Memphis, TN Fire, Jan 1860

Jan 27, 1860

DESTRUCTIVE CONFLAGRATION IN MEMPHIS, TENN. - This day a fire broke out in Memphis, at about three o'clock A.M., in the livery-stable adjoining the post-office, on Second Street. The "Avalanche" says: -

The fire made rapid progress, and before it could be checked reduced the stable, the post-office adjoining, and the whole known as Post-Office Block, to a heap of smouldering ruins. A considerable amount of goods was saved from the stored burned; but still the loss is immense. Forty horses are reported to have been burned. There seems no doubt that the fire was the work of an incendiary. When discovered by a man sleeping in the stable, it had actually attacked the bed upon which he was lying, the pillow case being in a blaze. a barkeeper in Cordano's drinking saloon was badly though no dangerously burned. He reports several men in the room from which he escaped, badly singed. Whether all escaped or not is uncertain.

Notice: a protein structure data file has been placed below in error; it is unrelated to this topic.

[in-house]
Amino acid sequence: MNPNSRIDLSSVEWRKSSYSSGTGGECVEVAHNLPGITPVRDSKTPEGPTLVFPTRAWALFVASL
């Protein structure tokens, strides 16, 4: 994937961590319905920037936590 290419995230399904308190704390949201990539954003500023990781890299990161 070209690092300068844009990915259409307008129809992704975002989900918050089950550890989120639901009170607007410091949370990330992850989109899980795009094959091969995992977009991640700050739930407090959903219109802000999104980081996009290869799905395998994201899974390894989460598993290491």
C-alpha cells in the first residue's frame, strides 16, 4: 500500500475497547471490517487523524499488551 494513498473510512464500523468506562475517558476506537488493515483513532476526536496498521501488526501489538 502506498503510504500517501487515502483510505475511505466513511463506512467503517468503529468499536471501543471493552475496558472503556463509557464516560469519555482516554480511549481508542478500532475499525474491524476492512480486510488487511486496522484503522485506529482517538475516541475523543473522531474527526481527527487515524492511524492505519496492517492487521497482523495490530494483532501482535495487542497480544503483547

The stable-building burned belonged to Stratton, McDavitt & Co., and was worth about $5000: insured for $2000. It was occupied by J. M. Woodward, whose loss is probably $12,000 to $15,000. He was insured at $10,000 in all. The fire is supposed to have originated in the hay in the back part of this stable.

The fire from the stable communicated to the post-office building, owned by John Overton, and valued at $30,000: insured for $18,000. The post-office fixtures and furniture were mainly burned: loss, probably $3000 to $4000.

All, or nearly all, the letters, papers, and stamps in the office were saved.

Anthony Cordano's drinking-saloon: estimated loss, $8500.

Goodyear & Co.'s drug-store: loss heavy, - probably $8000: insured for $3500.

Fowlkes & Co., grocers, cotton-factors, &c: much of their stock was saved: insured for $5000.

Vincent's Semi-annual United States Register, Jan-Jun 1860 page 67